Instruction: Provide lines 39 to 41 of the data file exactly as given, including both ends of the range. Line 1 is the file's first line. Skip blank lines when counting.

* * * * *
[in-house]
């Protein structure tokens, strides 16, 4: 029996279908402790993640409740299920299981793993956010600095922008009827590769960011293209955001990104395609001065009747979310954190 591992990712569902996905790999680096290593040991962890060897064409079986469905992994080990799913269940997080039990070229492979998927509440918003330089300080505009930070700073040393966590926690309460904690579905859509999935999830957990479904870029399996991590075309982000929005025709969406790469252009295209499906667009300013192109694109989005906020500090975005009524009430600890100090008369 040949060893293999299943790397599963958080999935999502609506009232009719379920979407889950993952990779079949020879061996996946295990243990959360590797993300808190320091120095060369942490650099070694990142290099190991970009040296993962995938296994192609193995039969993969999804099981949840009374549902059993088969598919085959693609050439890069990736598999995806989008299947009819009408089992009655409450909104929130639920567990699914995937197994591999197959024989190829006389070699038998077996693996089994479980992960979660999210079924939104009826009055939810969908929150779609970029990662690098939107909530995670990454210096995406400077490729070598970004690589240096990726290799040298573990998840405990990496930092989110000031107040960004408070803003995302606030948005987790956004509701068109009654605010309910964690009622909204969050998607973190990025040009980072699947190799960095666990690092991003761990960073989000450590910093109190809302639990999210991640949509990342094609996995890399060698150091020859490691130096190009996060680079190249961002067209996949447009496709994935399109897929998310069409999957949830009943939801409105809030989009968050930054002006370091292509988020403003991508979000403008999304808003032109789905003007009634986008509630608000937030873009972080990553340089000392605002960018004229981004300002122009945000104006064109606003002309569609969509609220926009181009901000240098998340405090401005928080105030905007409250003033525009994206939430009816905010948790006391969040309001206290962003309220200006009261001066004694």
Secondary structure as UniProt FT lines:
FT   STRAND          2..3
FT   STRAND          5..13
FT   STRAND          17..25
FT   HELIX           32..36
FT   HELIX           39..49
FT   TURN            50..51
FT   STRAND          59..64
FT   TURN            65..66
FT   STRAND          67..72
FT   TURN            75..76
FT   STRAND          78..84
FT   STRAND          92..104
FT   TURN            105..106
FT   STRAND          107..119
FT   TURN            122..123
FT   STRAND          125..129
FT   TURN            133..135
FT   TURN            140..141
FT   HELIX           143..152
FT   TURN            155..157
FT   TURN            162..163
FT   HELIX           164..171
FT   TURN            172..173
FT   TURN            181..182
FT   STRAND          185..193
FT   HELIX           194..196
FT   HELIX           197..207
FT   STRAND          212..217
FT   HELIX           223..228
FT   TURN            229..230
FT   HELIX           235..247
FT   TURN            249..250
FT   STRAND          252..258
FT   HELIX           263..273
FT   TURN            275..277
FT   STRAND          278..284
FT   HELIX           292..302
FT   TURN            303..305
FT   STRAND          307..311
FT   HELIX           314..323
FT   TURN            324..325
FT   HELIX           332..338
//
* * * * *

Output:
FT   STRAND          278..284
FT   HELIX           292..302
FT   TURN            303..305